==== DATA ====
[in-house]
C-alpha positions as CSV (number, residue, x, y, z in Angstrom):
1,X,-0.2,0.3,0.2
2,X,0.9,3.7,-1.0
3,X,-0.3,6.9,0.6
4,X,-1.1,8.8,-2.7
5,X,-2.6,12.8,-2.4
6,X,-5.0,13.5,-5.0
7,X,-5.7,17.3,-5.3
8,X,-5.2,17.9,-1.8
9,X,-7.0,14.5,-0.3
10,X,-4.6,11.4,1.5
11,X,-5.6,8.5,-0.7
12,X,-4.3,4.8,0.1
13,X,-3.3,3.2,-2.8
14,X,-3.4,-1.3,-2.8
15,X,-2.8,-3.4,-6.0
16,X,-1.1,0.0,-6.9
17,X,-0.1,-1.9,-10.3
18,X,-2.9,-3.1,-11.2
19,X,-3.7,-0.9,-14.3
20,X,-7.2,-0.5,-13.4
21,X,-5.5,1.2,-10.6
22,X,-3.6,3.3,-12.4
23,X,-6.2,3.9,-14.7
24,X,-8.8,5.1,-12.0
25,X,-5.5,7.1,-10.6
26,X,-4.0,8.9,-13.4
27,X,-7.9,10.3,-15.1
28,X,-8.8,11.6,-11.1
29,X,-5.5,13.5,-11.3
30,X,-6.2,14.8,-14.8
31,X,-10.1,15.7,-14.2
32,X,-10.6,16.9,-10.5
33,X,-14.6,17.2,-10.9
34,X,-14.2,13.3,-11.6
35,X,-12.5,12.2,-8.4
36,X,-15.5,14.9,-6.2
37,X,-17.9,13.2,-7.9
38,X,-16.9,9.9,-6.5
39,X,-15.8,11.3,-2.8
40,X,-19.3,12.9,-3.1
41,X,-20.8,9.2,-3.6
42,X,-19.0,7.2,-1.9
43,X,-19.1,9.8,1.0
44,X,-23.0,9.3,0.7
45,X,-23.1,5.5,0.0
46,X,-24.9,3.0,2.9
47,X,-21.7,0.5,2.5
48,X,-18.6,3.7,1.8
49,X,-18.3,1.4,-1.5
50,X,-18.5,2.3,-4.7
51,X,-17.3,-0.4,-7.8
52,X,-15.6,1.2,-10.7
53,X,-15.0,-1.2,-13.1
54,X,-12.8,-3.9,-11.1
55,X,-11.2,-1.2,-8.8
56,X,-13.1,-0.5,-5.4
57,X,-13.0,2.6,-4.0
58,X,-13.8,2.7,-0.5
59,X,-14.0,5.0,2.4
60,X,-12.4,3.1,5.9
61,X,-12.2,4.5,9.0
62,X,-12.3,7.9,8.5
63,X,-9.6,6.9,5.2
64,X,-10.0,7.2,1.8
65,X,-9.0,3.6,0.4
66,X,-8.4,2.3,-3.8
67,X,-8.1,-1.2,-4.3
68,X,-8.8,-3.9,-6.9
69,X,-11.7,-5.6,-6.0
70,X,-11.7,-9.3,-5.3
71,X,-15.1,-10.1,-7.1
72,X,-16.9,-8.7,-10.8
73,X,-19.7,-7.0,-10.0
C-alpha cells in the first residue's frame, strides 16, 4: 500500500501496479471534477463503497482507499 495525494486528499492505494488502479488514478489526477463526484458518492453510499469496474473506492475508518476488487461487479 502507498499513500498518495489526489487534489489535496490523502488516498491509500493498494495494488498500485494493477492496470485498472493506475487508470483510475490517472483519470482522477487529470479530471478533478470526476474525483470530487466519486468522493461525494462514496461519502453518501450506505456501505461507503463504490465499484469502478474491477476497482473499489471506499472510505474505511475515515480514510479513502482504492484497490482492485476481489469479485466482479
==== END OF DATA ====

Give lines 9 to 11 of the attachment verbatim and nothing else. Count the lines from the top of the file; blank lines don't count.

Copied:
7,X,-5.7,17.3,-5.3
8,X,-5.2,17.9,-1.8
9,X,-7.0,14.5,-0.3